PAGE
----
CIRCLE (The Center for Information and Research on Civic Learning and Engagement)
conducts research on the civic and political engagement of young Americans.
The Center for Information & Research on Civic Learning and Engagement

March 2015 E-Update

March 24th, 2015
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Circle Mission
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States are Implementing the
C3 Social Studies Framework

Published in 2013, the C3 (College, Career, and Citizenship) Framework for the Social Studies is an important tool for improving k-12 civic education in the United States. Notable for its emphasis on “taking informed action,” the Framework is based in part on CIRCLE research, and our director Peter Levine chaired the C3’s civics writing committee.

Now, states across the country are utilizing the C3 Framework—adapting and customizing it to fit their particular needs. For example: Arkansas and Connecticut used the C3 to revise their social studies curricula. Illinois and Kentucky are explicitly drawing from the Framework as they write new social studies standards. New York is providing a C3 toolkit to aid implementation, and North Carolina has conducted C3 professional development.

Read more.

CIRCLE and Florida Partnership for Civic Learning Work on Reforms

In recent months, CIRCLE has been collaborating closely with the Florida Partnership for Civic Learning to implement the Sandra Day O’Connor Civics Education Act. The legislation requires a new civics course and a high-stakes test, and the Partnership is bringing together research, policy, and practice in order to most effectively enact and assess these reforms.

CIRCLE has contributed to these efforts in several ways. We designed a statistical model that would predict civics test scores in Florida schools; we created a survey to assess outcomes not captured in the end-of-course test; and we are testing “Discussion Maker,” an innovative digital tool to facilitate classroom debates and conversations of contested issues.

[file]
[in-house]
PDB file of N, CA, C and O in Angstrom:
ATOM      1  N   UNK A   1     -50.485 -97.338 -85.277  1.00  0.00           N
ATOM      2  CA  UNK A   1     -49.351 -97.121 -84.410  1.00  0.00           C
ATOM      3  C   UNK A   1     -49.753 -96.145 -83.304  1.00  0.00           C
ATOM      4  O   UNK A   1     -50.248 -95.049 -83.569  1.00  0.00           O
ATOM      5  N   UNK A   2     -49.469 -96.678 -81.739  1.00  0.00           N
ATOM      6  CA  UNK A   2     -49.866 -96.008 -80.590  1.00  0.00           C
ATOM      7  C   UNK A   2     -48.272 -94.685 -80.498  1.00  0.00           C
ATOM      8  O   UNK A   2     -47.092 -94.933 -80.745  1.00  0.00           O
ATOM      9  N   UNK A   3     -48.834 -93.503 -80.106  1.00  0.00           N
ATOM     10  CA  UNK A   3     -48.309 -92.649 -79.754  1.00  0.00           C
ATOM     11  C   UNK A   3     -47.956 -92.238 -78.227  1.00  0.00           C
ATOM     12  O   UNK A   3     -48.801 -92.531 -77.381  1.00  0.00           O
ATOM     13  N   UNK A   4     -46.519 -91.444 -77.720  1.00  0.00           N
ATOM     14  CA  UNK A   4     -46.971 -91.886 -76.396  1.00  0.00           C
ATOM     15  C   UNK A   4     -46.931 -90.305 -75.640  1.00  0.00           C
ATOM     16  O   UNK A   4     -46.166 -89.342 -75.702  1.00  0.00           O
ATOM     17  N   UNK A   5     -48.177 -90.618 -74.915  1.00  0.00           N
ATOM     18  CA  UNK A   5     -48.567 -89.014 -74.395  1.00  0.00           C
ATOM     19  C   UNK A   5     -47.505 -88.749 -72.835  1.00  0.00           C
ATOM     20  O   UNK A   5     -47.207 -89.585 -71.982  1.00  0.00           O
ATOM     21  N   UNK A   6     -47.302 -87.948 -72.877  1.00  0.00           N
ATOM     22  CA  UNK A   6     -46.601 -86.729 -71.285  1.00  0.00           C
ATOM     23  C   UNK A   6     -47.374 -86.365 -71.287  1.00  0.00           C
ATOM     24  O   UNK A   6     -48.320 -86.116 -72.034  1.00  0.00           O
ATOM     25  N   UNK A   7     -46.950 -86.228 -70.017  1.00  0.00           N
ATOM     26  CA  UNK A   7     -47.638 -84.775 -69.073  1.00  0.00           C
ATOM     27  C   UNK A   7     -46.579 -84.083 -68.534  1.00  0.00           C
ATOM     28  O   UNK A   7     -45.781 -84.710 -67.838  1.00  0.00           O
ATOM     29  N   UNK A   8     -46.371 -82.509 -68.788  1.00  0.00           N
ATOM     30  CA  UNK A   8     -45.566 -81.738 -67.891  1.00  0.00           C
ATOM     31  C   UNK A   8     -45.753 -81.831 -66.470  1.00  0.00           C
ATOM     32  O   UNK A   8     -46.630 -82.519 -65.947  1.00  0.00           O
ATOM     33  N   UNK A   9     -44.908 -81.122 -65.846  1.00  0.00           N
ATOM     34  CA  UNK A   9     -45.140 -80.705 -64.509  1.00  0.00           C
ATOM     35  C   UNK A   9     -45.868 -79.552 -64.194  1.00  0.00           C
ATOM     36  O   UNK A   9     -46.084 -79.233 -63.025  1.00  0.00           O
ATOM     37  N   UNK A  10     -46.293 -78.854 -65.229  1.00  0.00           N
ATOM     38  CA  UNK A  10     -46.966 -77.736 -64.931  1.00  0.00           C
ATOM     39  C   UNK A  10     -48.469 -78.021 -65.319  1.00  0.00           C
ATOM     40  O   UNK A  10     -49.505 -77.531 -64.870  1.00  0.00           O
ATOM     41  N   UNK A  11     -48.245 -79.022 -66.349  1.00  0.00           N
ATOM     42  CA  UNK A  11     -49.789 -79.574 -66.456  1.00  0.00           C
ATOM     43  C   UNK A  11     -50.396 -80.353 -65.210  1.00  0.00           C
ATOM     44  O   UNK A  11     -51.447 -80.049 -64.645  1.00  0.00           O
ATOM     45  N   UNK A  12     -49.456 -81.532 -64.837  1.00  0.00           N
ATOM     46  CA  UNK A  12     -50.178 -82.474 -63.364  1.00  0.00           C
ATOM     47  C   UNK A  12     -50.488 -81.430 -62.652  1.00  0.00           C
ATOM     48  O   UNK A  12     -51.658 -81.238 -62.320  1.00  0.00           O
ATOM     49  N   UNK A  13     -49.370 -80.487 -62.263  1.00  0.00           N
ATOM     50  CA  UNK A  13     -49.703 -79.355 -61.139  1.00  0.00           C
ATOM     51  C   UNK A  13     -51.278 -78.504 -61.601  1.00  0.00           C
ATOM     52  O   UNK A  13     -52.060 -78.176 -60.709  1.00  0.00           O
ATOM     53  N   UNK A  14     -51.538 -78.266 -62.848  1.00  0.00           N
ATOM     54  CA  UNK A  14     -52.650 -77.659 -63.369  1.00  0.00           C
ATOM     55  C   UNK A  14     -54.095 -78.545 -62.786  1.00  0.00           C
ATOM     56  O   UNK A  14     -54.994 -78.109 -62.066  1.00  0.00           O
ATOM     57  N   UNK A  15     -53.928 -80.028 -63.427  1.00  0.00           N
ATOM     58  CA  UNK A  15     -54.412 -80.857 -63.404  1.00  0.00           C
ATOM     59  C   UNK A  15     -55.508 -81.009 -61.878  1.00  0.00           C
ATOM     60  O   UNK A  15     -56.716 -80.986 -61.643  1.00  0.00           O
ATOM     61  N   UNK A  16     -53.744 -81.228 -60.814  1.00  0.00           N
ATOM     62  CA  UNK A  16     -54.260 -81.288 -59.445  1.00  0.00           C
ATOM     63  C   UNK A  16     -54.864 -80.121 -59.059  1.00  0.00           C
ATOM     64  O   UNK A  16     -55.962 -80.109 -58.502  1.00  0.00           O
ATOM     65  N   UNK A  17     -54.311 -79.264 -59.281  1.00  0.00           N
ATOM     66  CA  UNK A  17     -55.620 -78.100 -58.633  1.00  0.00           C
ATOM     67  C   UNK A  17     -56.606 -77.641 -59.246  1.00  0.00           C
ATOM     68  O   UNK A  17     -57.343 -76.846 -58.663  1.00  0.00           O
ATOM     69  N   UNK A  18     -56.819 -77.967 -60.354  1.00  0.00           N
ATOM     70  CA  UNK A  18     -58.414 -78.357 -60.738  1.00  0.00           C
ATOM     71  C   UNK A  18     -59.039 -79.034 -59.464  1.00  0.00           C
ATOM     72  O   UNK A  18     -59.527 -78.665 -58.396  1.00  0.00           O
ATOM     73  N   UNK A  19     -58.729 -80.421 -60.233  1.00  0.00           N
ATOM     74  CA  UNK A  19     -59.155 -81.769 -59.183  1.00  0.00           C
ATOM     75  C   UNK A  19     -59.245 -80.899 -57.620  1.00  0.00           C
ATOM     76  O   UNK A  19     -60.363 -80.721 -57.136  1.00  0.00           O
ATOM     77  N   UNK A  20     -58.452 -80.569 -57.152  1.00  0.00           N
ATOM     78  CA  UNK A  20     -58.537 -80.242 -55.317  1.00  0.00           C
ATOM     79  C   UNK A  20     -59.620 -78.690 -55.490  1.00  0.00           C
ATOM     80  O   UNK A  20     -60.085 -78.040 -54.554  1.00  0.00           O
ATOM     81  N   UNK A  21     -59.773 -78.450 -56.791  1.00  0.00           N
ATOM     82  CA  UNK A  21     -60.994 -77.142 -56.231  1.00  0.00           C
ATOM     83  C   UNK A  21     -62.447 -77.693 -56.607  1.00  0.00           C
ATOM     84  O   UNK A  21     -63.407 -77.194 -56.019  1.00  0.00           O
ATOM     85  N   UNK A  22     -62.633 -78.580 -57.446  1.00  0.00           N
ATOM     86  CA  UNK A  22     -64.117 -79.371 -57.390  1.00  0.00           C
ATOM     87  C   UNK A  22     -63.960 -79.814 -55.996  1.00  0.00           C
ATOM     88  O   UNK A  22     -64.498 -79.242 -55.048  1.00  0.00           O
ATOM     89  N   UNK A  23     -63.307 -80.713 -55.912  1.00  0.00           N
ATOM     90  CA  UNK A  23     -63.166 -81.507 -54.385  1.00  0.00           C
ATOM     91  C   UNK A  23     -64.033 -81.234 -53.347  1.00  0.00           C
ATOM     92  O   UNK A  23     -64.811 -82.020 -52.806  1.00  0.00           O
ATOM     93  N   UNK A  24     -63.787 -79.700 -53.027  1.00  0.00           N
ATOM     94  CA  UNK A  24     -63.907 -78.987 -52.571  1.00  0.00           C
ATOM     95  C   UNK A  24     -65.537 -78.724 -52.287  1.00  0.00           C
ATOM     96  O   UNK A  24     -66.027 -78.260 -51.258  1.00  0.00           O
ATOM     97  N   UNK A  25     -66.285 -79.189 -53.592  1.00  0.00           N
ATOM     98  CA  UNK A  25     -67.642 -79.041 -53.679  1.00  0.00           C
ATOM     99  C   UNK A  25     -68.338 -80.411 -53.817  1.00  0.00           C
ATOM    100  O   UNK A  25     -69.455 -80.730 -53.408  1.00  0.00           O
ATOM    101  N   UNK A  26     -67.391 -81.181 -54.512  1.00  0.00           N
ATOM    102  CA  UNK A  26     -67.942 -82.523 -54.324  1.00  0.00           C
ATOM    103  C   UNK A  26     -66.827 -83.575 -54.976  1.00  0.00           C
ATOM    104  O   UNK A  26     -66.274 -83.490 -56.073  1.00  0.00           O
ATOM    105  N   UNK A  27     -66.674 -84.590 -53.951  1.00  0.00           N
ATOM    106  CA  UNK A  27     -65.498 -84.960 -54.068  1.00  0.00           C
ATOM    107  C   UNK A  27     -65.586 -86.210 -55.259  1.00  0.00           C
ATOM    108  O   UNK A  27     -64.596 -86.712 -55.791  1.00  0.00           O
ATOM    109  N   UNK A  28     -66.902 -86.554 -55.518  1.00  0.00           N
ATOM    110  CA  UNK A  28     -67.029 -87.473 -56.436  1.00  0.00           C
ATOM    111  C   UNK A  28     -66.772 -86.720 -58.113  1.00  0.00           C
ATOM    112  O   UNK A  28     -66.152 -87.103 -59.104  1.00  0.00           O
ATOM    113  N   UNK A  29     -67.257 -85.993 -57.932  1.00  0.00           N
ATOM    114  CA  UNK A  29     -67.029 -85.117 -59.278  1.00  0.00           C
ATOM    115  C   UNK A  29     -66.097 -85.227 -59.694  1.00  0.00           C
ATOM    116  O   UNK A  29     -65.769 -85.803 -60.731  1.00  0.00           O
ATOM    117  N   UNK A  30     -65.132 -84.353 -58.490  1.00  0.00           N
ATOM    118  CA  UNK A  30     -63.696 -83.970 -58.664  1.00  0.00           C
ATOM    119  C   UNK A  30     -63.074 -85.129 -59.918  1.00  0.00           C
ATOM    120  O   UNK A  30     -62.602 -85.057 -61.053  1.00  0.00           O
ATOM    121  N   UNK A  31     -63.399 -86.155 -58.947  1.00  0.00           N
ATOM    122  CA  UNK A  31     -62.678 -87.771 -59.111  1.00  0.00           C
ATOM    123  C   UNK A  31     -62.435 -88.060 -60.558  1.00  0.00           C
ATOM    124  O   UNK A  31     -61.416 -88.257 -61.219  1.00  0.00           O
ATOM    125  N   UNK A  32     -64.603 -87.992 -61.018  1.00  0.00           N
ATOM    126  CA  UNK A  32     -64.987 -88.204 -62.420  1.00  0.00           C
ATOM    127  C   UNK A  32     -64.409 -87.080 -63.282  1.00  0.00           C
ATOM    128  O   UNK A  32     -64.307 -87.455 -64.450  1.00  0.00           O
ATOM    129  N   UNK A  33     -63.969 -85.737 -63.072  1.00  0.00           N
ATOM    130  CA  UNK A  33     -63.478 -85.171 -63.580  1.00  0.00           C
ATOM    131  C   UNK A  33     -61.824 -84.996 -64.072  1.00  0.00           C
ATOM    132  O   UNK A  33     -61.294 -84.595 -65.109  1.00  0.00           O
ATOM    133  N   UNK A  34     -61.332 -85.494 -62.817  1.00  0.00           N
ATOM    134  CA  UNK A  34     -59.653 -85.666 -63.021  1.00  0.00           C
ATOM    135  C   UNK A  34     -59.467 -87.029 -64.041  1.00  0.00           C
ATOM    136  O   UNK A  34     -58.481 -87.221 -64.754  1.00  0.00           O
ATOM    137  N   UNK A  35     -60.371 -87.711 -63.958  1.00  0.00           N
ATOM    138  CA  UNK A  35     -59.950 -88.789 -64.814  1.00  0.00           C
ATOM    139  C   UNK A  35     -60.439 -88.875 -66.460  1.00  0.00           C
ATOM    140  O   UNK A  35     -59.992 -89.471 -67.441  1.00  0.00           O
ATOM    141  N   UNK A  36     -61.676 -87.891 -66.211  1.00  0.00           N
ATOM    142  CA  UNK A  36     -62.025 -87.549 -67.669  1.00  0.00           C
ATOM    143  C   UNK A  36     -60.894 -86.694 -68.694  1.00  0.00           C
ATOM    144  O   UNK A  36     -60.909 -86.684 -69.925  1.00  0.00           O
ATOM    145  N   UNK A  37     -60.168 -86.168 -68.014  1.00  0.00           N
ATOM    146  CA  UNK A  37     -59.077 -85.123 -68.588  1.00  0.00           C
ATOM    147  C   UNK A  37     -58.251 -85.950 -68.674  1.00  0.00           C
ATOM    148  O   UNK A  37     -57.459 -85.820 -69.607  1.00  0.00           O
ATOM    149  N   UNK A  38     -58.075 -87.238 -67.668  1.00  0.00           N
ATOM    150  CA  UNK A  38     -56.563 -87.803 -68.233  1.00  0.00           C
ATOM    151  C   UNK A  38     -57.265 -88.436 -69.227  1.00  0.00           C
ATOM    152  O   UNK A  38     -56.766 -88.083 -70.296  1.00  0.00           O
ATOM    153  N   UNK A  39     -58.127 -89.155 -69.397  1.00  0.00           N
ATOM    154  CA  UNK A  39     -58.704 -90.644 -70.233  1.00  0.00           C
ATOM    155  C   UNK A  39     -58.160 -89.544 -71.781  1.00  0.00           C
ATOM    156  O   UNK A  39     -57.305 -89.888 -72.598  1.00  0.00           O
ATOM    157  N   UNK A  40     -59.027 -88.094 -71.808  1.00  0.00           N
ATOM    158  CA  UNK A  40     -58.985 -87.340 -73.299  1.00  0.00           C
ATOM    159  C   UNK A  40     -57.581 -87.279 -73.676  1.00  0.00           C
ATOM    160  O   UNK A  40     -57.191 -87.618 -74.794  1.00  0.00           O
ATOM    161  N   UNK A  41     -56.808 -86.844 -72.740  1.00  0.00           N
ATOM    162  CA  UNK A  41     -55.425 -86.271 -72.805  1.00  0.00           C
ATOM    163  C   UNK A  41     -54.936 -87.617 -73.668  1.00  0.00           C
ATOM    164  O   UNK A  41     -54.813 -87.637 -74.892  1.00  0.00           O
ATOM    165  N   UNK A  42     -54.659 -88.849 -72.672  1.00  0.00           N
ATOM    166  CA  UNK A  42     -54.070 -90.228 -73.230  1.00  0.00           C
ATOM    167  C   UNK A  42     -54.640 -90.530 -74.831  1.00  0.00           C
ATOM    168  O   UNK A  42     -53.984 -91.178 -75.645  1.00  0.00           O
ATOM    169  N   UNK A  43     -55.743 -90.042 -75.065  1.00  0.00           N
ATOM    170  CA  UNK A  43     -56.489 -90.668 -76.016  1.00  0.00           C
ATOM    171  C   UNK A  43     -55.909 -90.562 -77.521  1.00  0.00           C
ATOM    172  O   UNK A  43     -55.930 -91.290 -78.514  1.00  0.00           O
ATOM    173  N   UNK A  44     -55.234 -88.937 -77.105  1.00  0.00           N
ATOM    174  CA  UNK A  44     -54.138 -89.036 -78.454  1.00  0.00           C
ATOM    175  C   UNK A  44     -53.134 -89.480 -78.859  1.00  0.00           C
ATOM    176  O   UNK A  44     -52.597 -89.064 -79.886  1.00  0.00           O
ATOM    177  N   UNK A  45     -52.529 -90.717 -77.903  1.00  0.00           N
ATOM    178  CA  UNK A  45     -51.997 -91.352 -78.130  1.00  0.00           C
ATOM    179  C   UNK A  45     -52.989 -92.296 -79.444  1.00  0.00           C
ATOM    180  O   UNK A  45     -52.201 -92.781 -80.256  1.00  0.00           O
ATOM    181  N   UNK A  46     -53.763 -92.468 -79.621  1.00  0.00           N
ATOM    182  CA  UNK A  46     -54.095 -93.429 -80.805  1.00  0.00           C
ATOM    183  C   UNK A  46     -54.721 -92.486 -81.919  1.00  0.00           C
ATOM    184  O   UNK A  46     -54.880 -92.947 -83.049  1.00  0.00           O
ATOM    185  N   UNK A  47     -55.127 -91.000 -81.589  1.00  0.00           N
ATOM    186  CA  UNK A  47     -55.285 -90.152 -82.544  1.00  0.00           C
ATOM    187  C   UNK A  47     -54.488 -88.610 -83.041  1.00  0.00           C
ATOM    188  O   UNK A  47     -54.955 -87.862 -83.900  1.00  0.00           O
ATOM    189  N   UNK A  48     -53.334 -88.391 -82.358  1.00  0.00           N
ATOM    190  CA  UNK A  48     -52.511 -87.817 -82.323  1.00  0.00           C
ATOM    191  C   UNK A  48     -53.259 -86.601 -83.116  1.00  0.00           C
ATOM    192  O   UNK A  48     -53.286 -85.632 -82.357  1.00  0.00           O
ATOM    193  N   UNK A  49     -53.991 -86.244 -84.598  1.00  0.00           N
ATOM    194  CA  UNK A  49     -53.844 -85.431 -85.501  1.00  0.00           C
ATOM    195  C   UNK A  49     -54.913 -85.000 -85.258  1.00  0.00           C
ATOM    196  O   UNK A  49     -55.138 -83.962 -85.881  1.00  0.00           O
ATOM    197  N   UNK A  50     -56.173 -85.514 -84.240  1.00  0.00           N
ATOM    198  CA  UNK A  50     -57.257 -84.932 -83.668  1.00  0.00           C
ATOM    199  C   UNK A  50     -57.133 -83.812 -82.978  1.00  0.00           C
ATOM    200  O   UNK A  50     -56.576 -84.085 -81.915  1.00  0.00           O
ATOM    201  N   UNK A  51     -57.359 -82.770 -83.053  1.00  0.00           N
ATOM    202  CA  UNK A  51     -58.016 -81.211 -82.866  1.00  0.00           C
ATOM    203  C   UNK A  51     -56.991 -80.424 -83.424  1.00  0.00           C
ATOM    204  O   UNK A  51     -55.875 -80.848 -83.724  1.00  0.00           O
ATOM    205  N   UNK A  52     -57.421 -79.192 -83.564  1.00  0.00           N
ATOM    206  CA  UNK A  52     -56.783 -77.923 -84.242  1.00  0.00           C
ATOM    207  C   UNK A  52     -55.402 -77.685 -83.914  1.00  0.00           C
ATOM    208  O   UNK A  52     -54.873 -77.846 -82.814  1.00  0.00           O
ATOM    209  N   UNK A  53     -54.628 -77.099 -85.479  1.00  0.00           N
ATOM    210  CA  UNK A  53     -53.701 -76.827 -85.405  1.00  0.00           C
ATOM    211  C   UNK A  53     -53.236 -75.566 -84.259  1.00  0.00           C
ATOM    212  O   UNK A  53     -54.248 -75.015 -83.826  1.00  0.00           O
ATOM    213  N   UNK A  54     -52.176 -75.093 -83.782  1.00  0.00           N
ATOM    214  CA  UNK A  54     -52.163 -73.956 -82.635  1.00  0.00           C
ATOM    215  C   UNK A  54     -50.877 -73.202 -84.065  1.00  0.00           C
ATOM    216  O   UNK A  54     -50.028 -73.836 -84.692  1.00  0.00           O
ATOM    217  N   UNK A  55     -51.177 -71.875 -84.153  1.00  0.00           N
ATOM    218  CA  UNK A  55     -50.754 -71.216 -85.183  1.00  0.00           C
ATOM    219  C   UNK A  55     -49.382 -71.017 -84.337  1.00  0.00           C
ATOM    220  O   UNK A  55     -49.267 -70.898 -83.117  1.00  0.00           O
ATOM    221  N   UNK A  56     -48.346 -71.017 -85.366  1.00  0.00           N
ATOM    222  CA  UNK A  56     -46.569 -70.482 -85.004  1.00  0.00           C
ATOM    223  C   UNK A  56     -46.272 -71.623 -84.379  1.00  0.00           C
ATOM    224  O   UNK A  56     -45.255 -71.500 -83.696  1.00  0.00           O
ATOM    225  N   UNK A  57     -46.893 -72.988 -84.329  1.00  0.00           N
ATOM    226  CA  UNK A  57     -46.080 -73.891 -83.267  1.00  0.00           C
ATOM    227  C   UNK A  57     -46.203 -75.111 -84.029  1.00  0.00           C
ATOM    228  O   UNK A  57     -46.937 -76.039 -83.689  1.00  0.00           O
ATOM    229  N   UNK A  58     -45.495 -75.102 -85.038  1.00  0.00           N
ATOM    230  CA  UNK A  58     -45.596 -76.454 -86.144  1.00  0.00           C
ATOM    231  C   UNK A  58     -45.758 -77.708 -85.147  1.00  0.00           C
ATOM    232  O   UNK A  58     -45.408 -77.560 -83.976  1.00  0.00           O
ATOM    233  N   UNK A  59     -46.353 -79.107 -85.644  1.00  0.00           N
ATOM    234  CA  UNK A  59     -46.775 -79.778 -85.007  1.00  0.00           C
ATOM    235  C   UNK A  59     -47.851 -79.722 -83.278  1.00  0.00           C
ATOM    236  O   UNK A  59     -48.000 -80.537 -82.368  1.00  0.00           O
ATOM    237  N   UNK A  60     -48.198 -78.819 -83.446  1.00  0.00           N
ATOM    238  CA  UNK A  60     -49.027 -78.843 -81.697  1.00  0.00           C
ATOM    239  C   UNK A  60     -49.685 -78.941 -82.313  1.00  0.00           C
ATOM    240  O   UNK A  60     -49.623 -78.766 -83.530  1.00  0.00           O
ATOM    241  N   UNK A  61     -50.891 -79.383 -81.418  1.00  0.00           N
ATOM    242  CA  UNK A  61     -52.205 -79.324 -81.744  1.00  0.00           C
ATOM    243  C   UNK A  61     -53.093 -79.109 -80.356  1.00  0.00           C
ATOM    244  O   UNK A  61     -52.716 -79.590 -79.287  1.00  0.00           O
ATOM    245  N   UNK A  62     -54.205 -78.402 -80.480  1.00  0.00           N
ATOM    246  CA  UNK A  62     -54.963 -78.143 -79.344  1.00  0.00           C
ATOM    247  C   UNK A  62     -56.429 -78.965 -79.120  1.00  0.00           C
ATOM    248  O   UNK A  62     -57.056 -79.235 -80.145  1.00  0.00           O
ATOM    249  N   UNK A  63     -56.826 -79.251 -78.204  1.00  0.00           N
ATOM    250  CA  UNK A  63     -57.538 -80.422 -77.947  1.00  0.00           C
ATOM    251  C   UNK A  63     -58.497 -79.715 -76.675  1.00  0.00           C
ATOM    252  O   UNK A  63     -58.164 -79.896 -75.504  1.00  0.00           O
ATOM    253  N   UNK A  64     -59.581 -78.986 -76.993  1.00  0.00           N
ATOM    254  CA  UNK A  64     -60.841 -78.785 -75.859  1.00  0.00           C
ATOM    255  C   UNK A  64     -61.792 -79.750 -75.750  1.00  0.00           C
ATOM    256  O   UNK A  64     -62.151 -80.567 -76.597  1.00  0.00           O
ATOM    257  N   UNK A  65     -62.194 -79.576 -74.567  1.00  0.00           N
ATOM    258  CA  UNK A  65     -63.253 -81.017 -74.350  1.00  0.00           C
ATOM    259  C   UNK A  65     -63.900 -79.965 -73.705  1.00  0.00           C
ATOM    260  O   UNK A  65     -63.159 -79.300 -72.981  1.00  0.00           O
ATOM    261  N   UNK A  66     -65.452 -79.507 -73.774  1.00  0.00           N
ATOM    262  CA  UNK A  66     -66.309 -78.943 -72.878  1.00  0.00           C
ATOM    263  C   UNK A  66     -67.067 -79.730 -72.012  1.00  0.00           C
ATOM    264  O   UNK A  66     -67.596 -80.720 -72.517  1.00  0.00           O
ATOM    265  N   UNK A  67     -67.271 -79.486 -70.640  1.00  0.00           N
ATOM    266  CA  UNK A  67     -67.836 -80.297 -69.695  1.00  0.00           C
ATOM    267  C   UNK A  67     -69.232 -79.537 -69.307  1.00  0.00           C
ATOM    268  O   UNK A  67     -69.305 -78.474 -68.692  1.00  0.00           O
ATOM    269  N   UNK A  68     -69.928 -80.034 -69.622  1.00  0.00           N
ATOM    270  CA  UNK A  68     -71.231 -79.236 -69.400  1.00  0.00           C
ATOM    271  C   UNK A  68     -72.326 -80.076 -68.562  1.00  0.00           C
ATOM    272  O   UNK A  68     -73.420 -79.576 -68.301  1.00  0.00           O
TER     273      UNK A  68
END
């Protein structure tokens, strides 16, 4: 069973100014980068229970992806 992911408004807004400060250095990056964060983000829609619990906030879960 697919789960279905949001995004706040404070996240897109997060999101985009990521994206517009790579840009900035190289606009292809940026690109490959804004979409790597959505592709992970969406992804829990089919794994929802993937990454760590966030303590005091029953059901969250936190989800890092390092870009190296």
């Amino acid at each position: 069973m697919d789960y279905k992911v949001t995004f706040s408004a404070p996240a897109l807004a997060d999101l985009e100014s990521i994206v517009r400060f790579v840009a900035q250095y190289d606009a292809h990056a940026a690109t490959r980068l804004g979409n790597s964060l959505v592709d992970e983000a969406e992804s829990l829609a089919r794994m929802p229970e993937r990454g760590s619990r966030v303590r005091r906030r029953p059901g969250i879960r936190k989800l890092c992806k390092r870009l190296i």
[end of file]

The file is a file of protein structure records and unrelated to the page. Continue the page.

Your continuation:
Read more.

Stay connected to CIRCLE on Facebook and Twitter to learn more. Sign up here for CIRCLE’s monthly e-update.

Lowering the Voting Age & Deeper Civic Education In the past month, CIRCLE director Peter Levine published two influential op-eds:

In “Why the Voting Age Should be 17” (Politico), he argues that if young people can vote while they still live at home and go to school, they may develop stronger, more lasting habits of electoral participation.

In “Federal citizenship test: What should a good citizen really know about America?” (Fox News), Levine argues against requiring high school students to pass the U.S. citizenship test, which may detract from efforts improve and deepen civic education so it goes beyond a simple exam.

CIRCLE in the News

Our Director Peter Levine recently discussed these topics on various media outlets, including:

– International Business Times: “San Francisco Lower Voting Age: Letting 16-Year-Olds Vote Could Set National Precedent, Increase Turnout

-CBS Philly Radio: “I Just Want Kids To Vote Before They Turn 18 And Before They Leave School

© 2010 CIRCLE (The Center for Information & Research on Civic Learning and Engagement)

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